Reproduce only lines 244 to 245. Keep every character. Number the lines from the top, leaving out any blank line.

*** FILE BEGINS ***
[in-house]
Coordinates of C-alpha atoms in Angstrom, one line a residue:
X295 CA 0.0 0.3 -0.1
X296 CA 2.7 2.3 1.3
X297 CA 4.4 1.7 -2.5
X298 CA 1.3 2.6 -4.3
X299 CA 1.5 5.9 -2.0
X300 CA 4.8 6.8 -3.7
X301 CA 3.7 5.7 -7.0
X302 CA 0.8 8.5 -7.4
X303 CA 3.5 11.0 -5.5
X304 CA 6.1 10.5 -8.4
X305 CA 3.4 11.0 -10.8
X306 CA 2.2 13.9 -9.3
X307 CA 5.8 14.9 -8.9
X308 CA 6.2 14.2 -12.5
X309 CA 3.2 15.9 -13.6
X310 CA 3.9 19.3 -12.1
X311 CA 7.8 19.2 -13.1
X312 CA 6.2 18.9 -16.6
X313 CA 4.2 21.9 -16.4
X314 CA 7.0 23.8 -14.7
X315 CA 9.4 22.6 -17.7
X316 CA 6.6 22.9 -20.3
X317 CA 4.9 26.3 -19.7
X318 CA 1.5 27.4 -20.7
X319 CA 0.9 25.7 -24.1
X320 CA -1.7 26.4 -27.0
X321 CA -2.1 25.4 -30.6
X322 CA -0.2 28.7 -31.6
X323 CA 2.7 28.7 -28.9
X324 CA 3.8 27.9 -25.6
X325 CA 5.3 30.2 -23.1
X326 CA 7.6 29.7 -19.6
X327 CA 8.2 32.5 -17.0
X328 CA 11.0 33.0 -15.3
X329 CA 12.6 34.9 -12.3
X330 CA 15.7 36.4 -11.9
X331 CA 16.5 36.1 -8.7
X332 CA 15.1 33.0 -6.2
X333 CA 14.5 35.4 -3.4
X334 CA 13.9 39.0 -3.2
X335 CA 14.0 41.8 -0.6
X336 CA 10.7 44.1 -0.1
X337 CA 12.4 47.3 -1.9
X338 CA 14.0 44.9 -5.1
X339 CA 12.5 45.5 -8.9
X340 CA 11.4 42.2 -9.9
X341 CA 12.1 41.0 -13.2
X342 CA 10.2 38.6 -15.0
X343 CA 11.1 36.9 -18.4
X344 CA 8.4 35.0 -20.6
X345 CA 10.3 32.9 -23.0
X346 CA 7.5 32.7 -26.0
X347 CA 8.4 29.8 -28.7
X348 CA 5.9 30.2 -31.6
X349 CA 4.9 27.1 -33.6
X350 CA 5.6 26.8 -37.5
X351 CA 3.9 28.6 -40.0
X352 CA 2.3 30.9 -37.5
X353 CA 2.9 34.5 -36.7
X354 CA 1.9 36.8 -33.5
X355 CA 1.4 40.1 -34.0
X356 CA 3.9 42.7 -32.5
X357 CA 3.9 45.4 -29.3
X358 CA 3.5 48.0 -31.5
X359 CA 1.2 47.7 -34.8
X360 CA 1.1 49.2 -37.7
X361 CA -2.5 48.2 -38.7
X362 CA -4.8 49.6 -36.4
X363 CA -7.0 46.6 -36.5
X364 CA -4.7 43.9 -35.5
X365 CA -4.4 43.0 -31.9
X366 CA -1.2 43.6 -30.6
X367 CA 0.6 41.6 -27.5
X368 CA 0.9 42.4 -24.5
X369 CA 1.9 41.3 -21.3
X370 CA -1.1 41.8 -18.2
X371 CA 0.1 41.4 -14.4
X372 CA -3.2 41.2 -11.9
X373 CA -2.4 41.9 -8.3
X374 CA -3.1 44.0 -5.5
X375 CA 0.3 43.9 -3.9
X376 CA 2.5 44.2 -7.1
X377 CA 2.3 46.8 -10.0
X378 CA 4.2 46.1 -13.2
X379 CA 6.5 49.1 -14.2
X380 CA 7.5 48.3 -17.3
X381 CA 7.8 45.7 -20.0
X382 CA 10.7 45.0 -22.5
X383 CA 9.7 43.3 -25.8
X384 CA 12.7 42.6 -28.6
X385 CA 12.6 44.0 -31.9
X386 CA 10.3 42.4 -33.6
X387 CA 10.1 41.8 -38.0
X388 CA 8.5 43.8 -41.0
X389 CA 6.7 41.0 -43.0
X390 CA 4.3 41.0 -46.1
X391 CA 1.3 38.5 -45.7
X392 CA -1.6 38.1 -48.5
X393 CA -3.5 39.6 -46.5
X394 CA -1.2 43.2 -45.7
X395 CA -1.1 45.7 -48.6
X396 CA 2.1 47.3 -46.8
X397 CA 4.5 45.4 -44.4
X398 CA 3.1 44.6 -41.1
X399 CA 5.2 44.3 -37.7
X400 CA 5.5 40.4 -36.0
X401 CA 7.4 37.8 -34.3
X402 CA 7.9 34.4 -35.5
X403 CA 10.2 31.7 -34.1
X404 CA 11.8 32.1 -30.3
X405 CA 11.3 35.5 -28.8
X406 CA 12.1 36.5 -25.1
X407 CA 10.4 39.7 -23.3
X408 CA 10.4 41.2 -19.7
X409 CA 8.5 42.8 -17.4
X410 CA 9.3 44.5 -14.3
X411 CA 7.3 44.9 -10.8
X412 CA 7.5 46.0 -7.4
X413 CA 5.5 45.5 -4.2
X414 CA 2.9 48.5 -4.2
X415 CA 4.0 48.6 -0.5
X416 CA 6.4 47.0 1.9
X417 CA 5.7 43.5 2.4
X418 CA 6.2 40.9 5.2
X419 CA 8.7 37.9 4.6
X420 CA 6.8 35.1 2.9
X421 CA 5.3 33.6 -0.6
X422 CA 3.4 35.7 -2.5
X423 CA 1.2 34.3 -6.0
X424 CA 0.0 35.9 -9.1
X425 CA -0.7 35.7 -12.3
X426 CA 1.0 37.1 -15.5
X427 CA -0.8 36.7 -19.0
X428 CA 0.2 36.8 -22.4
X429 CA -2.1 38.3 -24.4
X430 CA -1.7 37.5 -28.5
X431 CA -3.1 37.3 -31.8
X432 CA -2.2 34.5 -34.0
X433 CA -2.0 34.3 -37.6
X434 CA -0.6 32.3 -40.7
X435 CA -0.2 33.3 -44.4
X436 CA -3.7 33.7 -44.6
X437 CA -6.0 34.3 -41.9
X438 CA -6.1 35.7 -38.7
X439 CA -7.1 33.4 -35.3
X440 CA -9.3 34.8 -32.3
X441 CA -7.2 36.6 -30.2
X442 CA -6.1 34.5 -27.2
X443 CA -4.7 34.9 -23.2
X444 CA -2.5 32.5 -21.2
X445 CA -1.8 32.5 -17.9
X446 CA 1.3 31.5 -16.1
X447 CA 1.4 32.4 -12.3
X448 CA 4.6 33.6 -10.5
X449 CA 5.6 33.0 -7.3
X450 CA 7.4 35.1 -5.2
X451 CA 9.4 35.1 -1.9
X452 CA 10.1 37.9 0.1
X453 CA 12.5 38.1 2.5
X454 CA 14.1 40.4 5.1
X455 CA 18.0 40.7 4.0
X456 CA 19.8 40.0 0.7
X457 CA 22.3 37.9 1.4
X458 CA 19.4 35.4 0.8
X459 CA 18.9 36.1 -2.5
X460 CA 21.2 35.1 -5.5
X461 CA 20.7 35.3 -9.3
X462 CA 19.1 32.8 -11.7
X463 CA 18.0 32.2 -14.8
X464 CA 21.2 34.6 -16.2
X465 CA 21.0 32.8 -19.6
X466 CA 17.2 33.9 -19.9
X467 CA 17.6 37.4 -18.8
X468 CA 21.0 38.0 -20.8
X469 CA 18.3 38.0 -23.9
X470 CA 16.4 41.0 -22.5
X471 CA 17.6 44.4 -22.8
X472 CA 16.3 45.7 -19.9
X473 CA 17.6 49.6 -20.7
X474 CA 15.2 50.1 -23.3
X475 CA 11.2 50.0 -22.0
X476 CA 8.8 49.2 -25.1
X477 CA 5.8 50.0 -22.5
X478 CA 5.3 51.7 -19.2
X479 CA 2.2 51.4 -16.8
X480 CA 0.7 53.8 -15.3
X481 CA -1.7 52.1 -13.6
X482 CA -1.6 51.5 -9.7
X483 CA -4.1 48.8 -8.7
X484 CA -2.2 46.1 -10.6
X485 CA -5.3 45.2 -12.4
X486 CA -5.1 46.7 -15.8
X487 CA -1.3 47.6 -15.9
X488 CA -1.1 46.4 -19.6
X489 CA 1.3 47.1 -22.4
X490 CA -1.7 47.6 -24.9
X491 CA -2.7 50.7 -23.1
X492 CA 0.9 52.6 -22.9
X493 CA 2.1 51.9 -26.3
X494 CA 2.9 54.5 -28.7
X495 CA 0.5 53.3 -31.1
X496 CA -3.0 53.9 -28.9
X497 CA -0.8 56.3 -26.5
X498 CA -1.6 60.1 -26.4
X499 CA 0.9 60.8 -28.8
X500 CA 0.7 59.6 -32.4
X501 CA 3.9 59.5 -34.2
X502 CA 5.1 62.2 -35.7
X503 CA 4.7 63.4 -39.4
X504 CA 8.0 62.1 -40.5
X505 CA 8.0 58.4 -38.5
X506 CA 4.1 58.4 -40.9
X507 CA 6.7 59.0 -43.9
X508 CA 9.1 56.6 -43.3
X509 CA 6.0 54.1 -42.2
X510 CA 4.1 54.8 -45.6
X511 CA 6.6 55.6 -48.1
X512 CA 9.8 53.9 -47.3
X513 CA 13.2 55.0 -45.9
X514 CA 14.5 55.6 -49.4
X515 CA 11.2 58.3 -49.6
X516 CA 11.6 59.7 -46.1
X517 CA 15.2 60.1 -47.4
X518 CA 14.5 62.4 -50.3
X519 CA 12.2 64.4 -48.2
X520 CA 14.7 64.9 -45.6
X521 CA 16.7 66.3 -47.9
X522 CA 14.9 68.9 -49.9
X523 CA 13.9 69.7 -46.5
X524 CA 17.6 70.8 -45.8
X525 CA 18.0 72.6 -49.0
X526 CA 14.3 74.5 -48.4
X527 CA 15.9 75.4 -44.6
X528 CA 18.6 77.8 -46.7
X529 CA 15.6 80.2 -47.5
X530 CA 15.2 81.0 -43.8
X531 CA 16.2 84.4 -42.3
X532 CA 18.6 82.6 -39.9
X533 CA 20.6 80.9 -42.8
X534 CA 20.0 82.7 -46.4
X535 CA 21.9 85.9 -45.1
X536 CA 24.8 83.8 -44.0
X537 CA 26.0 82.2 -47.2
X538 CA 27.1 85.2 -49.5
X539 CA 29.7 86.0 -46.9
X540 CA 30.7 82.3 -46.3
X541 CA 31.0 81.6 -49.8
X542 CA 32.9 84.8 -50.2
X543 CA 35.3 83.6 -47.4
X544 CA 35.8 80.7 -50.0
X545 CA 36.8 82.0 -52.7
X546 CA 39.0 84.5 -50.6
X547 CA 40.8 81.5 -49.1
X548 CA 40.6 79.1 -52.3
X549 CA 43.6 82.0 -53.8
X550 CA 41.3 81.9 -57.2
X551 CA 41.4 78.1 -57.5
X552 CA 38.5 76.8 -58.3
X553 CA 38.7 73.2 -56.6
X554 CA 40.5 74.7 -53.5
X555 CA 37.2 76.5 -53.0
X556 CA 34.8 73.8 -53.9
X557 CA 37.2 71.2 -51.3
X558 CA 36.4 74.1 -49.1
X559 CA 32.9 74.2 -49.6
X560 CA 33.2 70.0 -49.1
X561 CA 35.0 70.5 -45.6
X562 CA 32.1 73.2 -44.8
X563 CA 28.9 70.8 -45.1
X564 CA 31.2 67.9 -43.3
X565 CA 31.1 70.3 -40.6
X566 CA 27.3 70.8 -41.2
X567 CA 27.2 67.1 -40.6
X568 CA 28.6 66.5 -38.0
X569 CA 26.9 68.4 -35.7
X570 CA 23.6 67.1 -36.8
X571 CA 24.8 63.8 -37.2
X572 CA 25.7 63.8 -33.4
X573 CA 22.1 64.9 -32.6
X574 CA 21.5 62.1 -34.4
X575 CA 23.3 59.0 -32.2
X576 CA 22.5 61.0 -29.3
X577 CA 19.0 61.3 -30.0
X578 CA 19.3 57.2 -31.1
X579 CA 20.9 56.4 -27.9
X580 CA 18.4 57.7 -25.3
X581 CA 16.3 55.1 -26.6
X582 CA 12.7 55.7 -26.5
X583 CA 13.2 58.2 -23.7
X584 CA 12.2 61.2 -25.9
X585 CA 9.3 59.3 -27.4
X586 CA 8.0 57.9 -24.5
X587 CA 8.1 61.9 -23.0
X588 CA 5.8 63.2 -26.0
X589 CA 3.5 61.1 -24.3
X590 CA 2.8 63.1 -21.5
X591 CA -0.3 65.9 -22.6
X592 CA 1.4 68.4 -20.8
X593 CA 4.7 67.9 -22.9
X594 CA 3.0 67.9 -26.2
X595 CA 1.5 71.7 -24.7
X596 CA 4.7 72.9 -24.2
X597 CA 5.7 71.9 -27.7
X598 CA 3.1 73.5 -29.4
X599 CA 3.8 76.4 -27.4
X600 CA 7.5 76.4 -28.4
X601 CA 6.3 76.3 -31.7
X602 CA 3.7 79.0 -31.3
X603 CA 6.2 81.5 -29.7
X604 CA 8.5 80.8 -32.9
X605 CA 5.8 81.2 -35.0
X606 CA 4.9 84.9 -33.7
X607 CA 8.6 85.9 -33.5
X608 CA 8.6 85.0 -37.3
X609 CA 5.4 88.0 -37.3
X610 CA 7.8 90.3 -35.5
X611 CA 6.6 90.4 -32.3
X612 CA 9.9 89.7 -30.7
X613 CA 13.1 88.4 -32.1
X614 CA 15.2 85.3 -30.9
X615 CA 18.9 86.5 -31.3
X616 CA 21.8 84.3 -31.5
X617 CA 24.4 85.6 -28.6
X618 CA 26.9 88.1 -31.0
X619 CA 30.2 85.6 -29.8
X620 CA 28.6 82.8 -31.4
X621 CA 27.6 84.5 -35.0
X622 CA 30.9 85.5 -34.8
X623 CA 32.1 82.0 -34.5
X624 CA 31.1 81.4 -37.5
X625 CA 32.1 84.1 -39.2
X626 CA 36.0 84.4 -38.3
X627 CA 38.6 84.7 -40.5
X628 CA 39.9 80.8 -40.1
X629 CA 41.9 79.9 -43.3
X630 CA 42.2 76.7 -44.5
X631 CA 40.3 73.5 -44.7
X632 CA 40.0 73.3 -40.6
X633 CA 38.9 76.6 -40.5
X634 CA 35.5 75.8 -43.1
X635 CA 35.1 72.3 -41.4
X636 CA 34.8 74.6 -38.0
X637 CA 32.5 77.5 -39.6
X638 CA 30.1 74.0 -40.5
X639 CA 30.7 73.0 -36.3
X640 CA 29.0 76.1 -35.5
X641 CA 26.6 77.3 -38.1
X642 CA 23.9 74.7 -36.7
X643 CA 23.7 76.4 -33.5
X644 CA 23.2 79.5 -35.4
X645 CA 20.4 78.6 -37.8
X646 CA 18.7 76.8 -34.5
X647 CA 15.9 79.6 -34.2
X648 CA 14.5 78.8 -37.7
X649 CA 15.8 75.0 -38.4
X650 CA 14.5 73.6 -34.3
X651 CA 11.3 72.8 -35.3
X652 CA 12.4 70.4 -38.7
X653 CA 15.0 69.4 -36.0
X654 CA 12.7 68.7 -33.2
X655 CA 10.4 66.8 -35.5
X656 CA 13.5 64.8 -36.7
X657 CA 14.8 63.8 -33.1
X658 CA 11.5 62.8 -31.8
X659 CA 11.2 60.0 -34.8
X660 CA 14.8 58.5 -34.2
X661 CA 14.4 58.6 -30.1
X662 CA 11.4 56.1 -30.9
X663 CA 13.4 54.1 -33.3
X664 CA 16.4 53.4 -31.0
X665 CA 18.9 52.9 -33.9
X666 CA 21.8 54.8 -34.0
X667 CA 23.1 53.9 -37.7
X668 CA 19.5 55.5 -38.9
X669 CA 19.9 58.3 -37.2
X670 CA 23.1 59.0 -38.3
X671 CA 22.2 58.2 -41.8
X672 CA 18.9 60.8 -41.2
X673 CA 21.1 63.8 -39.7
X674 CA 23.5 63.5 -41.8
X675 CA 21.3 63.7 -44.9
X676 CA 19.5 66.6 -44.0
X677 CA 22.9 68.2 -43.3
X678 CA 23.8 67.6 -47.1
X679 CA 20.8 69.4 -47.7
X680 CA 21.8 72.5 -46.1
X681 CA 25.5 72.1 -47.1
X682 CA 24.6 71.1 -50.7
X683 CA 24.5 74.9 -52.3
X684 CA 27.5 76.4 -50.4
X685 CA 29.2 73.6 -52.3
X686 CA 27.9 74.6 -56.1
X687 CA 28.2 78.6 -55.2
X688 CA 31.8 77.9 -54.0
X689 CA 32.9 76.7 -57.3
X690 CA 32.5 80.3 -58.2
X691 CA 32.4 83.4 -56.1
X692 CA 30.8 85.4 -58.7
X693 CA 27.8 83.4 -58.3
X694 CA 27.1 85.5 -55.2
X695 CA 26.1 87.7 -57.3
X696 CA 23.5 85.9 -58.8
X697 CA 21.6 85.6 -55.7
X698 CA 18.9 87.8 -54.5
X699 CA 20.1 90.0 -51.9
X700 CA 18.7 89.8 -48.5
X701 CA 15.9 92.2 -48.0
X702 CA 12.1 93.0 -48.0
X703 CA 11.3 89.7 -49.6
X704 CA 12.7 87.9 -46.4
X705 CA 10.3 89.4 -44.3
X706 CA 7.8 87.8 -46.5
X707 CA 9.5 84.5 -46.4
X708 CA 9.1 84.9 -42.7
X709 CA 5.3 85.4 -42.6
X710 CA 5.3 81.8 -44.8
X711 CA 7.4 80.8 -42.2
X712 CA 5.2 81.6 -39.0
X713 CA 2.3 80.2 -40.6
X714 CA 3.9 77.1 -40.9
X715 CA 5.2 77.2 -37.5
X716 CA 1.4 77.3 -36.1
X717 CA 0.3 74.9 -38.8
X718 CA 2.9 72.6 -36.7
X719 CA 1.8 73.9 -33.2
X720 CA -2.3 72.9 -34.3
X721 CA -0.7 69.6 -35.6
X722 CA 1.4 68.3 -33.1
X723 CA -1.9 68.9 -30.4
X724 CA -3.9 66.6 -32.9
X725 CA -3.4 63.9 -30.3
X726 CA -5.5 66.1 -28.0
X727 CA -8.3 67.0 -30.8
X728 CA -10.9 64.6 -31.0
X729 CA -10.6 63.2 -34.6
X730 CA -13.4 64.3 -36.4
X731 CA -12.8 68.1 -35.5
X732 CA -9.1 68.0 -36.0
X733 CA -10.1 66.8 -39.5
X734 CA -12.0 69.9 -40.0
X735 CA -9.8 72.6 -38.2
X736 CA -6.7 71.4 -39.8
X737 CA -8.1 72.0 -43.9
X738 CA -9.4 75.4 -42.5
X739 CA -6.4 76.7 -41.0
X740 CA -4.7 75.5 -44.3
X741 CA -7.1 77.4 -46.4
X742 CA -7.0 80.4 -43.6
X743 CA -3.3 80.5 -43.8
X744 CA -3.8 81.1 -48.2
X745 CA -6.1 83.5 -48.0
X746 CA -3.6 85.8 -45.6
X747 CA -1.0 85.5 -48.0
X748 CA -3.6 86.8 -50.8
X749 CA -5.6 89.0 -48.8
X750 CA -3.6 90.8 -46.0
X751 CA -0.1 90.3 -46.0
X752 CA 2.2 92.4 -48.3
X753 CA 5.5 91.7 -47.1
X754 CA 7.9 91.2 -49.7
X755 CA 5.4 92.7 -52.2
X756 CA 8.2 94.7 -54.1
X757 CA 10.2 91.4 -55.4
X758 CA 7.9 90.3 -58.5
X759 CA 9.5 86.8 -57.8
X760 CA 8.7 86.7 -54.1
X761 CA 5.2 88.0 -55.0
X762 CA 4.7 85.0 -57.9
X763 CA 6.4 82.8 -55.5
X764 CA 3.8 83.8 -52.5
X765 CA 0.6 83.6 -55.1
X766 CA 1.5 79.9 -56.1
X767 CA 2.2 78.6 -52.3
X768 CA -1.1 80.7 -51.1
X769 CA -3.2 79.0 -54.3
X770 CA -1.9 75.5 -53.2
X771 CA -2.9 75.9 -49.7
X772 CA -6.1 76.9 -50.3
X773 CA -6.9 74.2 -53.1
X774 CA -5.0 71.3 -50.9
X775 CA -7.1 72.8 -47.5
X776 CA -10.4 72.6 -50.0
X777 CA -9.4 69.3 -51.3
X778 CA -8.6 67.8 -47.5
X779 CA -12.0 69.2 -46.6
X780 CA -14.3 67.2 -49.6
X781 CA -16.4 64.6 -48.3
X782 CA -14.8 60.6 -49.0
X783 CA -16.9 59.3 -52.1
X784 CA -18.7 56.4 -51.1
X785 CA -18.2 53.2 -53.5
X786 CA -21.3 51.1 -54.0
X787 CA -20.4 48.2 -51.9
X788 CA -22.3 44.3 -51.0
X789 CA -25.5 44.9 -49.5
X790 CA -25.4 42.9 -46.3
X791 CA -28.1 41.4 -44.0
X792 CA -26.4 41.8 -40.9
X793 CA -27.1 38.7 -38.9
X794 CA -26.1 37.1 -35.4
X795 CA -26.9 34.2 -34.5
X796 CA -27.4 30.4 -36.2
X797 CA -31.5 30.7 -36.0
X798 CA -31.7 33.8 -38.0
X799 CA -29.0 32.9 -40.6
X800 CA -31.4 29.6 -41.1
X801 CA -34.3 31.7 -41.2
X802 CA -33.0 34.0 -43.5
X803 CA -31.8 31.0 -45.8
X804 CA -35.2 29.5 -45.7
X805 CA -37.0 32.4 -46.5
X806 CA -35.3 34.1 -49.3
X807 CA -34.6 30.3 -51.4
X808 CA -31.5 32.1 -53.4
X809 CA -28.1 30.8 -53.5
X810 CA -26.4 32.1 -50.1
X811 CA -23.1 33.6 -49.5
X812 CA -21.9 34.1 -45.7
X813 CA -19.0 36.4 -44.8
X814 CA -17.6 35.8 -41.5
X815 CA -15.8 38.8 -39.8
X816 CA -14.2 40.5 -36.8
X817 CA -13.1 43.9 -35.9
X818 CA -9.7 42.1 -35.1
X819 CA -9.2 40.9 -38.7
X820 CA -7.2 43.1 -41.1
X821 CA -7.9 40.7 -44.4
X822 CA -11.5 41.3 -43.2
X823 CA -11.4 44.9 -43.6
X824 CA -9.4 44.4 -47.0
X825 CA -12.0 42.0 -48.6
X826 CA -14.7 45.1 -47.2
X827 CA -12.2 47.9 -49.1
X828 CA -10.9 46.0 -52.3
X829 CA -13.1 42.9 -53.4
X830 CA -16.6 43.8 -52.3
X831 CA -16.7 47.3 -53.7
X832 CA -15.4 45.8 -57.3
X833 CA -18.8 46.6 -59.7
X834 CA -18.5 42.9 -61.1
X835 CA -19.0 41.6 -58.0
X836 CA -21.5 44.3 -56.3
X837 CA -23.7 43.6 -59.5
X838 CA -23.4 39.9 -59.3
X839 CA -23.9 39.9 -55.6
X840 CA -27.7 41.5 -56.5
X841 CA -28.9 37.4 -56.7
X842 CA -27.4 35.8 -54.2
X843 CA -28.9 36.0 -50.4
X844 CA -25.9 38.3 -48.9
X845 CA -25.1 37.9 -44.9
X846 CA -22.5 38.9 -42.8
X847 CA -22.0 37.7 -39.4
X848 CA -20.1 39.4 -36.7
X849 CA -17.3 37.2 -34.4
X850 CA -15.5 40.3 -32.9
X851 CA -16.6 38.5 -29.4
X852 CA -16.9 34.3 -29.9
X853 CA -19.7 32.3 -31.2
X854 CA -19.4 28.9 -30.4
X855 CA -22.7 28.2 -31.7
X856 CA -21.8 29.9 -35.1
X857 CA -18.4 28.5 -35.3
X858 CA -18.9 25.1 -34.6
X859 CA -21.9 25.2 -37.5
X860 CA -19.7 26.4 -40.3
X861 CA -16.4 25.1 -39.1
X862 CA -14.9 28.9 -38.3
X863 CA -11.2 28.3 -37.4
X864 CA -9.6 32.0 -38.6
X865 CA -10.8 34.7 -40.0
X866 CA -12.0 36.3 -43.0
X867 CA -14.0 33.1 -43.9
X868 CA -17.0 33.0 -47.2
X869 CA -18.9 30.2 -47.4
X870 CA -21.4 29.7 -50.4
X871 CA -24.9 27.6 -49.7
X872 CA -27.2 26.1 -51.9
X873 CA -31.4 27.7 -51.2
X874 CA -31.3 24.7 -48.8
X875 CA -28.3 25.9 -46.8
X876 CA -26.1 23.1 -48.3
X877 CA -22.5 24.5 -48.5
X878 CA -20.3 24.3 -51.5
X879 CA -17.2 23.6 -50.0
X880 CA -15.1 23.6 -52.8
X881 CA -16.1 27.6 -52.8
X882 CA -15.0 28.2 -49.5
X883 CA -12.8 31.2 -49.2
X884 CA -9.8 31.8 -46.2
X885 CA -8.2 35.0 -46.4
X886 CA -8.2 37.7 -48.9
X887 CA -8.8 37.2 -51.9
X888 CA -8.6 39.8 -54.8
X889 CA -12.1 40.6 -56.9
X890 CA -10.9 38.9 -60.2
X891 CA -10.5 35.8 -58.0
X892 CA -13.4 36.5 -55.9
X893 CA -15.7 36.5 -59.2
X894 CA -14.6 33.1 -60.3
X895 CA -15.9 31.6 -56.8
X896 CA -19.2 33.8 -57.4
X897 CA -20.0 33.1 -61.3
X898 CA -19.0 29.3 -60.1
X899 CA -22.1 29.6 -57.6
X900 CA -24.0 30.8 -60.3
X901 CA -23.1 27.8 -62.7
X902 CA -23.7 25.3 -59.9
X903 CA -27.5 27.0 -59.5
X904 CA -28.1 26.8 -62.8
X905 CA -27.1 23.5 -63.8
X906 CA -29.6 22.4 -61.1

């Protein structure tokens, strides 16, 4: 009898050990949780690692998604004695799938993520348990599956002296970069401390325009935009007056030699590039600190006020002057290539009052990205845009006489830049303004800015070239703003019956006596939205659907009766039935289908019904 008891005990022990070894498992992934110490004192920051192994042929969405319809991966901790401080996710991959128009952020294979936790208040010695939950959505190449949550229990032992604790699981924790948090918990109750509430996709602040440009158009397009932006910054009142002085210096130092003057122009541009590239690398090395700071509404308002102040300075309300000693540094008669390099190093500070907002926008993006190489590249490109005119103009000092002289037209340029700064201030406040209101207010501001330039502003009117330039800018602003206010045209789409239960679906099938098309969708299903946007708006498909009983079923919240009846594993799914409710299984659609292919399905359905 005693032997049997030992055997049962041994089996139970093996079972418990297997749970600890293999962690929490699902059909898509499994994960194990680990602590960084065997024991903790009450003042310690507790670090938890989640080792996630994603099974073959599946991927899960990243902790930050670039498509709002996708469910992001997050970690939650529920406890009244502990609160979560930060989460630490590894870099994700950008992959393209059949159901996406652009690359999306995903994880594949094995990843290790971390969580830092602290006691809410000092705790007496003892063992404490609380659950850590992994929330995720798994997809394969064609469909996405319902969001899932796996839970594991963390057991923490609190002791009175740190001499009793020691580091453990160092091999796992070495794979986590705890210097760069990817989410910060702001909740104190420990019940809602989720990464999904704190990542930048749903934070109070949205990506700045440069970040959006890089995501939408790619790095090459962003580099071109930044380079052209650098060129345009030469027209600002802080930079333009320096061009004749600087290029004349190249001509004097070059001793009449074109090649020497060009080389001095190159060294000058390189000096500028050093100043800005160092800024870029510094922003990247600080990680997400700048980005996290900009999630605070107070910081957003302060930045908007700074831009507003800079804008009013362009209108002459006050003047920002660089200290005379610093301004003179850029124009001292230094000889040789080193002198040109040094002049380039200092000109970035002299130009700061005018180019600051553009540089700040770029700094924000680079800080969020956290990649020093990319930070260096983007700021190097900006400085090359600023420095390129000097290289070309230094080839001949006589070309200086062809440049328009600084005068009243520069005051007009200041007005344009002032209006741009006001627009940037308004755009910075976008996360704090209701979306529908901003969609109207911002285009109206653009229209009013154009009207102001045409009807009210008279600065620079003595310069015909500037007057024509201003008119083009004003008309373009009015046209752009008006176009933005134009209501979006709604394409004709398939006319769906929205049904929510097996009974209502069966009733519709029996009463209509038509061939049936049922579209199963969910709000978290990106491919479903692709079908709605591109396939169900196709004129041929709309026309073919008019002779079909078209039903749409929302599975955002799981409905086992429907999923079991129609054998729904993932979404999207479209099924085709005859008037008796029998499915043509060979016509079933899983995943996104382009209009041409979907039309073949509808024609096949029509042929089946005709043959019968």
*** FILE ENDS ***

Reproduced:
X536 CA 24.8 83.8 -44.0
X537 CA 26.0 82.2 -47.2